For more than half a century, every musical era has had its share of teen pop singers. When Debbie Gibson landed on the scene in the late 1980s, however, she set a new precedent by acting as the sole songwriter—and a key producer—of her albums. Simultaneously, she established herself as a consistent hitmaker with staying power beyond one or two big records.
Gibson’s 1987 debut, Out of the Blue, scored four top-10 hits, including the #1 “Foolish Beat.” With the exception of that single, the majority of material was catchy, uptempo dance-pop fare bearing lovelorn lyrics with a sophisticated edge. Undoubtedly, the success of “Foolish Beat” (produced by Gibson) led to a more mature purview on 1989’s follow-up LP, Electric Youth. Both albums were recently reissued in deluxe CD/DVD sets featuring the original track-listings supplemented with remixes and non-album cuts along with corresponding music videos and live performances.
The Electric Youth deluxe edition reissue comprises 37 audio tracks and 14 video chapters. Gibson produced half of the album’s cuts, including the first single, “Lost in Your Eyes.” Perhaps the most defining moment in a career now spanning three-and-a-half decades, the sentimental ballad showcased not only her growing vocal abilities, but also her adept piano playing (a staple of her live shows). Although she had contributed keyboards and programming to several tracks on Out of the Blue, Electric Youth found her playing acoustic piano or keyboards on five selections. The romantic appeal of “Lost in Your Eyes” was expressed in a way that both teenage and adult contemporary audiences found relatable. It became her second #1 pop hit, also reaching #3 on Billboard’s A/C chart, in the winter of 1989.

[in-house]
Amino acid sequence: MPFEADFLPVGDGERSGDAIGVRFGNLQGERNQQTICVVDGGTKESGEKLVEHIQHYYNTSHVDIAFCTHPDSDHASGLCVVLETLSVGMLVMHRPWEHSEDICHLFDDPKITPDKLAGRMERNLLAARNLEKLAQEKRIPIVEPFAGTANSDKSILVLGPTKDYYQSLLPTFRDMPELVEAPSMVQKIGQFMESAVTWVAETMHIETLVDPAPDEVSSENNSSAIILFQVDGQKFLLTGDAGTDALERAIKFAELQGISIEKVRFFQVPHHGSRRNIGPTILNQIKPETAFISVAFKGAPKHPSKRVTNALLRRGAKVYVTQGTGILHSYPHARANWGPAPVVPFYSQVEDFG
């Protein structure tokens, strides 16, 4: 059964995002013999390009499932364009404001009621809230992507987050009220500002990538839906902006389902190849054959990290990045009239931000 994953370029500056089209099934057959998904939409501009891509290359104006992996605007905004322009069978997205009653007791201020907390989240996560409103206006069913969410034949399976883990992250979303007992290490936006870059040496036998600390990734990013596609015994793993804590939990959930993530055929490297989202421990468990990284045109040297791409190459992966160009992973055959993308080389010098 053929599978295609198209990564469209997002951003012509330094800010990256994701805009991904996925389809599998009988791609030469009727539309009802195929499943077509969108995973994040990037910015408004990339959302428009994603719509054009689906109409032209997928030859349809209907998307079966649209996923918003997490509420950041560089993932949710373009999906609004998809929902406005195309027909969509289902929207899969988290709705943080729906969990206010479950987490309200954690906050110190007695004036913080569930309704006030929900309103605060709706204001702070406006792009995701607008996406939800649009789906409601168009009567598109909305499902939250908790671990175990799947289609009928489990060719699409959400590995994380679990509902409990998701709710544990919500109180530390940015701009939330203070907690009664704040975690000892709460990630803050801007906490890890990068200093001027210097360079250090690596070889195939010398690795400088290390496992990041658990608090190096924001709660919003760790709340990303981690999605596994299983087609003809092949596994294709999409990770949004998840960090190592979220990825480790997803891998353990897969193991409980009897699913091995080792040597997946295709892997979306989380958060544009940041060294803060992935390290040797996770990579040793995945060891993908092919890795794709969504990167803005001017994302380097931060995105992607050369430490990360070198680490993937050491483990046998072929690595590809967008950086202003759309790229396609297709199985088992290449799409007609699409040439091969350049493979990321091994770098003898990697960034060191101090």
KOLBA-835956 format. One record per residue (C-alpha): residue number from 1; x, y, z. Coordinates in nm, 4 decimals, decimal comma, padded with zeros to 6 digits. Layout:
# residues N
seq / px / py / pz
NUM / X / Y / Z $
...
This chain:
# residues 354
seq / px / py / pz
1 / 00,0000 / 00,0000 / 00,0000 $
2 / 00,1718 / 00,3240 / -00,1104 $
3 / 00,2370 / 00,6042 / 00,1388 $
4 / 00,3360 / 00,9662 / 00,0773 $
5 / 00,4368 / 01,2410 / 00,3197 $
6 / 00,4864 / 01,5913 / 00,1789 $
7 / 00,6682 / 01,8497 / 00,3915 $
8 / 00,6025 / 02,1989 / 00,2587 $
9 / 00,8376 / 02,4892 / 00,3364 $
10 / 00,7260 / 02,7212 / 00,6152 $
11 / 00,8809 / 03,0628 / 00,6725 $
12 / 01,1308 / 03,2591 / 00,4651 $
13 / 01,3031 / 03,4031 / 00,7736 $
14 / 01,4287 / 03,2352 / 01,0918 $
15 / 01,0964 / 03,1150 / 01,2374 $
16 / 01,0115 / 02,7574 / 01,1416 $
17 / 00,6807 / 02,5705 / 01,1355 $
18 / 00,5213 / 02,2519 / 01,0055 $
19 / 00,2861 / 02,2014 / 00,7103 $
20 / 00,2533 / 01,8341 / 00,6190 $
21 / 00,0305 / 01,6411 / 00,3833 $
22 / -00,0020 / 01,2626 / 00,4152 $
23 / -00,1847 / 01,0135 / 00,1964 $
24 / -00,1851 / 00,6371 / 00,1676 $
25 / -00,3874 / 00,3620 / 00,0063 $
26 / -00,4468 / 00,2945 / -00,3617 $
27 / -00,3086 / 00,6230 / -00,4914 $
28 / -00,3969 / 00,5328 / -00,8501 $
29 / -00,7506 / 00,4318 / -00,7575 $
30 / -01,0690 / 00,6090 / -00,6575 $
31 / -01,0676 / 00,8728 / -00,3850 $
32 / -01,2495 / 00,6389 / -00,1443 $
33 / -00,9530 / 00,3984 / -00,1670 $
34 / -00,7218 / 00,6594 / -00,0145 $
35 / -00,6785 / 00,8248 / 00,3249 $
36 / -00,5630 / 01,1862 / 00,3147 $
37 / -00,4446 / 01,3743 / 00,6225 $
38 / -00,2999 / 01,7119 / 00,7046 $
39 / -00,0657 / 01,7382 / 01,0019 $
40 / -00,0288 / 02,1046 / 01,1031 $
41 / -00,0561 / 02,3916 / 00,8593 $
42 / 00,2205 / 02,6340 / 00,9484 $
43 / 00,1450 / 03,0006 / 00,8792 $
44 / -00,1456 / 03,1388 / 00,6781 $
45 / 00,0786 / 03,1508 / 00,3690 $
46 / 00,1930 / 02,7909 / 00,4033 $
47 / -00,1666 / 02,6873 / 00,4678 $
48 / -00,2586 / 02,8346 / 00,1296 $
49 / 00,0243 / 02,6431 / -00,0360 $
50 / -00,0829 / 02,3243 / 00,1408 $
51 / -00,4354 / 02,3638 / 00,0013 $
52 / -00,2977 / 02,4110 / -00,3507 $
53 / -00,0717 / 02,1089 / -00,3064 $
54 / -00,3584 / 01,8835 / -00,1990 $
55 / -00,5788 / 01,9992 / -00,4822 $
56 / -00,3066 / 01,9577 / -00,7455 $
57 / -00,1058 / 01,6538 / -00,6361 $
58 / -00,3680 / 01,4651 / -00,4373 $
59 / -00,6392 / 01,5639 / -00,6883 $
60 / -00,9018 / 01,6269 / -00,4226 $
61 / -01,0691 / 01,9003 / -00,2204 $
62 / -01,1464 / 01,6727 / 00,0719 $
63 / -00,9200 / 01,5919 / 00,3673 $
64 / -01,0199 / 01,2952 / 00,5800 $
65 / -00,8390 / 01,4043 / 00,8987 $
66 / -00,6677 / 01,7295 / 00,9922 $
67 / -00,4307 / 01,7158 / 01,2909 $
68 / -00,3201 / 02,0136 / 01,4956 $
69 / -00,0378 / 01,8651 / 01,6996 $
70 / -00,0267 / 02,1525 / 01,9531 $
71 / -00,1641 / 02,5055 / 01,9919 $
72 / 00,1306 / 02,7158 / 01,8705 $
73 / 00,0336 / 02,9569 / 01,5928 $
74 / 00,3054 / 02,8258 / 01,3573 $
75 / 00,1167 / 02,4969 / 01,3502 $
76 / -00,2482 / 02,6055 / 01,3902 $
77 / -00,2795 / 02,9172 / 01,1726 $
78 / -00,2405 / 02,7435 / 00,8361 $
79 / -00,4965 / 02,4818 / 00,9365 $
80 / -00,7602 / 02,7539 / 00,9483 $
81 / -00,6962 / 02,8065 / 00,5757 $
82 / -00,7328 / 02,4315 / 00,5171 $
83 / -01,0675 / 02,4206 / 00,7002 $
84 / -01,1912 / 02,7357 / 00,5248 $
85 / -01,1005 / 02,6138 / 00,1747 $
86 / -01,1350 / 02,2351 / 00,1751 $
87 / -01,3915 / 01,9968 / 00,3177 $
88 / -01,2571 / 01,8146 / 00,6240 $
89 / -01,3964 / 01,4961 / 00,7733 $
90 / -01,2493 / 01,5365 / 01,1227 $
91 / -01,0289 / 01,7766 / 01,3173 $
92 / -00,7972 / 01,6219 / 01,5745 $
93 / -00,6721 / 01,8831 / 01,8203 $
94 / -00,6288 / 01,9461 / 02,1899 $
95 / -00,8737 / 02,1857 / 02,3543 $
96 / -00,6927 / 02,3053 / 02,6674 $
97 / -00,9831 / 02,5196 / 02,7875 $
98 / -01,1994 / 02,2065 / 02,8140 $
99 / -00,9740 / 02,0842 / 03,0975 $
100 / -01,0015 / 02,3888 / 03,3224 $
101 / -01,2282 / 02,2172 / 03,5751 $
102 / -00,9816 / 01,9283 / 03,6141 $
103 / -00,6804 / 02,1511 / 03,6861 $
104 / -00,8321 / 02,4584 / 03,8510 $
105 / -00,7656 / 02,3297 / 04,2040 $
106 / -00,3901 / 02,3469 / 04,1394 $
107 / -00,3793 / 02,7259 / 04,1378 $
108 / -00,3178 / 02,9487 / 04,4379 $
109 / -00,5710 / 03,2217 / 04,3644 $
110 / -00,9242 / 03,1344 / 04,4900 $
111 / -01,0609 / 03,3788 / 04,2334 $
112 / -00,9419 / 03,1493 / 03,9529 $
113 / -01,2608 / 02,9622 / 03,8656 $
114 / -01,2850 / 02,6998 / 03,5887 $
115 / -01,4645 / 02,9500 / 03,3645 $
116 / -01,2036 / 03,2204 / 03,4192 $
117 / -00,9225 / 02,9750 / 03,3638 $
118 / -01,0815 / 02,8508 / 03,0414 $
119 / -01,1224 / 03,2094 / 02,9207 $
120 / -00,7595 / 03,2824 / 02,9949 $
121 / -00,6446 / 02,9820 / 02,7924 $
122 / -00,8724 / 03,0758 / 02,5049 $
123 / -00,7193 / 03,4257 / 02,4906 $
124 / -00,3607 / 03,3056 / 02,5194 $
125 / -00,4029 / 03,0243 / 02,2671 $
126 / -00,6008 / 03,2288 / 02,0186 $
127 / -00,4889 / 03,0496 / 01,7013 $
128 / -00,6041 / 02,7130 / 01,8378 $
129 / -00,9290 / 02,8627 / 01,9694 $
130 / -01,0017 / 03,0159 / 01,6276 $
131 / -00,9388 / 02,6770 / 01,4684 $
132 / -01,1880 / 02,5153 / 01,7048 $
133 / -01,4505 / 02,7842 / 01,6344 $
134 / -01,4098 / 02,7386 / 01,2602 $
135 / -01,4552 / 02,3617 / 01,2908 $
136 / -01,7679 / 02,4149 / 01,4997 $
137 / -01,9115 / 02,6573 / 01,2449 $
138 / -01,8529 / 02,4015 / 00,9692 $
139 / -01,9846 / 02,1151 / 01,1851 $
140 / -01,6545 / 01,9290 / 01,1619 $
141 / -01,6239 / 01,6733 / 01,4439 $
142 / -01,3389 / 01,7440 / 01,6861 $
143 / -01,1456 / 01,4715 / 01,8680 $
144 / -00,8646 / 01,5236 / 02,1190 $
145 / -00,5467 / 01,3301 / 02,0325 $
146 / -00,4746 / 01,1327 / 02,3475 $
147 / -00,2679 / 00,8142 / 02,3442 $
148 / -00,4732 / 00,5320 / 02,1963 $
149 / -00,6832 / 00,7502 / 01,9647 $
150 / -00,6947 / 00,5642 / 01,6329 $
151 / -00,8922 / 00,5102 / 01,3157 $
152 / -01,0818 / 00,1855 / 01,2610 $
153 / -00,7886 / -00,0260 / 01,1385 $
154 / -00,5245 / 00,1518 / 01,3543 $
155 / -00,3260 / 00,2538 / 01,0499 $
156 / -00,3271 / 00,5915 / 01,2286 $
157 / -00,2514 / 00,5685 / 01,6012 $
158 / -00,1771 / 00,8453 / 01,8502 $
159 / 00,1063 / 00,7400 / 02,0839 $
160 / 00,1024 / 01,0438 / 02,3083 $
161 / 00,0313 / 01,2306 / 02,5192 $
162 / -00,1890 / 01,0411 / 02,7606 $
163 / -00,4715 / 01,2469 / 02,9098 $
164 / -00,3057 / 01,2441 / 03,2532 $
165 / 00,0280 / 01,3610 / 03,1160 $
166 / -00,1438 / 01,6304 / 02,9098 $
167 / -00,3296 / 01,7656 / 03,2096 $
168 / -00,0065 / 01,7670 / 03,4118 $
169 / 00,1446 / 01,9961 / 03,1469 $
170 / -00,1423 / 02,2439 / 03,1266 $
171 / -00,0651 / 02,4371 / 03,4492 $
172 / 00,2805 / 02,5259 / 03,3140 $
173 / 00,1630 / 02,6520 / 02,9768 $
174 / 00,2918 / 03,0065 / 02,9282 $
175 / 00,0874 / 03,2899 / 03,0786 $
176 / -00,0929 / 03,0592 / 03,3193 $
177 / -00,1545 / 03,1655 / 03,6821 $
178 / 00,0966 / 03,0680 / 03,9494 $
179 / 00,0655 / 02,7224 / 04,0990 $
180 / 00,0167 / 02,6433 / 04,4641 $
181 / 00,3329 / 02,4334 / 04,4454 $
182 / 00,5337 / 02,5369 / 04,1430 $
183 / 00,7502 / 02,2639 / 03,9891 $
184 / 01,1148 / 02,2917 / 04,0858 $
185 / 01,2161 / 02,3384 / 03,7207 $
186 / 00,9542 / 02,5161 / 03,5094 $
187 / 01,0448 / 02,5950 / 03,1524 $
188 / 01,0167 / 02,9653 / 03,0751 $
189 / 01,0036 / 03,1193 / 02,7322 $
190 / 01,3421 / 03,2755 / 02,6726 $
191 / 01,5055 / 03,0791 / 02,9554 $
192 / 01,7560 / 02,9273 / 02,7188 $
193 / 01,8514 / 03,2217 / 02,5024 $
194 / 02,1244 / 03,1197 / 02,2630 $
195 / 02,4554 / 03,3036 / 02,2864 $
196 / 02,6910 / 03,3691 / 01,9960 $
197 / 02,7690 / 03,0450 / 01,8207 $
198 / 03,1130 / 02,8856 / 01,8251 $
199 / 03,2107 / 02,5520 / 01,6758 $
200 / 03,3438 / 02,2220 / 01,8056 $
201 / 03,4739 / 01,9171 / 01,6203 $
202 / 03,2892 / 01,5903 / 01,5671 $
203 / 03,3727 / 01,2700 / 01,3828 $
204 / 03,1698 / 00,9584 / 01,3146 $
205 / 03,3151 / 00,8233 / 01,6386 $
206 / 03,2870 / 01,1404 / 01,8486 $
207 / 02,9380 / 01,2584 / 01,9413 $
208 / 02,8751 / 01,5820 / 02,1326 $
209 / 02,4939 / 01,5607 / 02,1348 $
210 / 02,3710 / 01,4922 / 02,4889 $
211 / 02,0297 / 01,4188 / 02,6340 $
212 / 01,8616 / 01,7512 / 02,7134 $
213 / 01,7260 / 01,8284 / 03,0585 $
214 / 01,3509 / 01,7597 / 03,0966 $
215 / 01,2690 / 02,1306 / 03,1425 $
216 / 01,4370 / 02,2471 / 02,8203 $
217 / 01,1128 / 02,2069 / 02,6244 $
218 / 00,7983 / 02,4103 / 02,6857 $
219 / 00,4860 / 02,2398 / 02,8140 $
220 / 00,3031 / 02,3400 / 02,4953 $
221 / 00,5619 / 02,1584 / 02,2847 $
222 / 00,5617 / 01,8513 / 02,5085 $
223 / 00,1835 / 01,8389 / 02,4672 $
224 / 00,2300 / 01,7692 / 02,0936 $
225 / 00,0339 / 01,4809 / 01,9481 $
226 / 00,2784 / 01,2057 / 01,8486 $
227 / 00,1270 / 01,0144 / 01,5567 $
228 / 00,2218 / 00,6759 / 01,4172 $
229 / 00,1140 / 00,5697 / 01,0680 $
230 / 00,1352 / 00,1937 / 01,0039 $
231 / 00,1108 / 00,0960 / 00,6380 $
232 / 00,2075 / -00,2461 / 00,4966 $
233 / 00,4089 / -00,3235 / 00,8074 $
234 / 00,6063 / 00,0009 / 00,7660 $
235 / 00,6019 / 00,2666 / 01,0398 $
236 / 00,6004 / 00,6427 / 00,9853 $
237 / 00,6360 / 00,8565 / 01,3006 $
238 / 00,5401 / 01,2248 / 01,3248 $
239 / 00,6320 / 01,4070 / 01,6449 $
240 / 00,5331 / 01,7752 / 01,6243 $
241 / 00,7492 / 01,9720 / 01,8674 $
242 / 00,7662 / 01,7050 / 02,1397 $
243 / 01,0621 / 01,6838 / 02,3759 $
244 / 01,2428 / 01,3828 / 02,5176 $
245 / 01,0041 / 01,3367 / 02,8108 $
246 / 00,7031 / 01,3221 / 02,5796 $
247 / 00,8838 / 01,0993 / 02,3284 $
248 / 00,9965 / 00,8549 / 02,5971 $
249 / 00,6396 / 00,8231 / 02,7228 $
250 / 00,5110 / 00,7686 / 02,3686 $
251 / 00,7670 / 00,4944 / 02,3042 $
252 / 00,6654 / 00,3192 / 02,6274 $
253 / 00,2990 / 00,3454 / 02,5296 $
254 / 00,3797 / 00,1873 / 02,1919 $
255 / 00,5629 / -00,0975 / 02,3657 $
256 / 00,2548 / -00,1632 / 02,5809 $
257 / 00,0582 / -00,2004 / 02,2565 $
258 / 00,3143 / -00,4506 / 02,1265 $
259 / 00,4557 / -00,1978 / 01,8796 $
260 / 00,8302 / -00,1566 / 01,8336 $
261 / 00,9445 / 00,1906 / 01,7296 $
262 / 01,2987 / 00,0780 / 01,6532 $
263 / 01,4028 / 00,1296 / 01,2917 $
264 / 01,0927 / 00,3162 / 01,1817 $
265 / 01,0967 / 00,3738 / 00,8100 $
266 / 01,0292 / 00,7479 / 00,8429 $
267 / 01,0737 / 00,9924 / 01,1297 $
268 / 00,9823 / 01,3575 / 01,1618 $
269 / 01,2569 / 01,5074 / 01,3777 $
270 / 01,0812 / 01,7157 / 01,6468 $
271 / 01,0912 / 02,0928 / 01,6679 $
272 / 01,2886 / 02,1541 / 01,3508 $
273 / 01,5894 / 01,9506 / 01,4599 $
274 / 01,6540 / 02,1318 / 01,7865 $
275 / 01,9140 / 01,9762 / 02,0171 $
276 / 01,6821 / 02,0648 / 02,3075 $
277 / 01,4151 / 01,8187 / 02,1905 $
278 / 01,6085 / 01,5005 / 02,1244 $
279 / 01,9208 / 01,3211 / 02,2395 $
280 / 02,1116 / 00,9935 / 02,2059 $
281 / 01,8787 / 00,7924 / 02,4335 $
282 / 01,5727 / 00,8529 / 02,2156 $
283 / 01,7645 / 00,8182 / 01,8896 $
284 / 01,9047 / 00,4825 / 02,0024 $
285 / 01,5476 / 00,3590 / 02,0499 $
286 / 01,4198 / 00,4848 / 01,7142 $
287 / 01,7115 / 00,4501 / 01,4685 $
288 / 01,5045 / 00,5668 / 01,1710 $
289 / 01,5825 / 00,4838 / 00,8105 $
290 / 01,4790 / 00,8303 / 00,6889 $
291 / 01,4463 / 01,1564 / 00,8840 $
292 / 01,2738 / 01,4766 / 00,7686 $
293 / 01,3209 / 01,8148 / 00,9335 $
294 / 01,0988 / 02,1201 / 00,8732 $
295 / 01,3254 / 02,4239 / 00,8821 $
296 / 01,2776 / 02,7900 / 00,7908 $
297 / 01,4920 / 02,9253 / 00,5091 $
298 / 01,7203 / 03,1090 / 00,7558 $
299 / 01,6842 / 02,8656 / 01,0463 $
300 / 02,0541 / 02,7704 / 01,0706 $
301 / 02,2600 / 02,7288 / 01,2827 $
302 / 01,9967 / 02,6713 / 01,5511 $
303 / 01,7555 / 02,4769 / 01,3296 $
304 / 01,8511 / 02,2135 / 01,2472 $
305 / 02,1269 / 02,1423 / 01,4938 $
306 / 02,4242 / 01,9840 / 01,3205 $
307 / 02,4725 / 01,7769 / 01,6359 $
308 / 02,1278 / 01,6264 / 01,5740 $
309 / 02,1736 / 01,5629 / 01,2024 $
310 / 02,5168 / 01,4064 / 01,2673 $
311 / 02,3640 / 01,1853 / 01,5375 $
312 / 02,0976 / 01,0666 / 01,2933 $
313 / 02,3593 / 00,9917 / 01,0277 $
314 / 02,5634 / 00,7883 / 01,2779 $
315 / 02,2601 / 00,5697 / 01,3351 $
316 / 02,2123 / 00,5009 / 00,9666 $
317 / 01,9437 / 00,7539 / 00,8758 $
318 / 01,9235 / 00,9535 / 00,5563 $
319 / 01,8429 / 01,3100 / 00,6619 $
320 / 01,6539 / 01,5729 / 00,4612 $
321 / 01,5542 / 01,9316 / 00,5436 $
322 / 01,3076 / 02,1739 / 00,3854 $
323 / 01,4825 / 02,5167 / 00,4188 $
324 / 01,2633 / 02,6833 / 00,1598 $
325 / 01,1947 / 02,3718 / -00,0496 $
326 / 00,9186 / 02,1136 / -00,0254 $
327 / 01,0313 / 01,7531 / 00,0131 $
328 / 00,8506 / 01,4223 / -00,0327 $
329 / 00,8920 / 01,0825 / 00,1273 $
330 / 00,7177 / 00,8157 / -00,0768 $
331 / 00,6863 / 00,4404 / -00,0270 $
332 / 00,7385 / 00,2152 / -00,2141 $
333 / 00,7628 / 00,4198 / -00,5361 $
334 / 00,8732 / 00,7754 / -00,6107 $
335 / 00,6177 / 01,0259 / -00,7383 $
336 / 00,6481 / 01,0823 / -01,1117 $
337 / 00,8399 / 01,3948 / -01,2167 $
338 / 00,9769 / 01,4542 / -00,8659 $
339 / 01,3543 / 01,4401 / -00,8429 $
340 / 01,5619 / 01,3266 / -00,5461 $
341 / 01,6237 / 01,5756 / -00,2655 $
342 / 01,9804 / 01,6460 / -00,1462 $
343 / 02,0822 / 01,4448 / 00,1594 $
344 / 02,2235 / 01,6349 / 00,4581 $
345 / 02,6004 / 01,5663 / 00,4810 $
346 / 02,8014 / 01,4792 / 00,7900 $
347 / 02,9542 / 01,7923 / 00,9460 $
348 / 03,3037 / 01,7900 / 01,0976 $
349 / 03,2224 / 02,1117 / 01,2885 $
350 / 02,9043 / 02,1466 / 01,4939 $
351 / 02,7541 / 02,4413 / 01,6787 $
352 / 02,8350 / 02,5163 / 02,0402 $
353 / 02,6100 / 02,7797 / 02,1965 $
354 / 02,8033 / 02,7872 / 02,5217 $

The most famous version of “Lost in Your Eyes” is the album take, replete with classic ‘80s electric guitar; but the simpler “Piano & Vocal Mix “is also included here. Similarly, an acoustic mix of the other hit ballad from Electric Youth, “No More Rhyme,” makes an appearance. On this mix of the Fred Zarr-produced single, the pared-down effect is not as striking as on the acoustic “Lost in Your Eyes.” Still, “No More Rhyme” makes for a moving contrast, pairing soothing melodies with melancholy lyrics.
“No More Rhyme” just missed the top 10, and Gibson’s chart presence in the States started to wane a bit afterwards. Before that turn of events, though, the title track struck gold. Still strongly tied to her legacy, “Electric Youth” (also produced by Zarr) reignited the dance-pop spark of Out of the Blue hits with a bit more soul and club-savvy. The result was a soundscape true to the song’s title and well-suited to its optimistic and aspirational lyrics. It’s Gibson at her vocal best, full of zest and completely immersed in the groove.
Most of the non-single cuts from Electric Youth foreshadowed the stylistic direction that Gibson would explore further in the mid-‘90s. With an underlying charm frequently inspired by ‘60s pop and rock melodic structures, the songs explore the how and why and ups and downs of relationships beyond the innocence of earlier hits “Only in My Dreams,” “Shake Your Love,” and “Out of the Blue.” Whether it be the upbeat “Love in Disguise” or the groove-ballad “Shades of the Past,” the tunes display Gibson’s early understanding of the sadness that often comes along with navigating young love.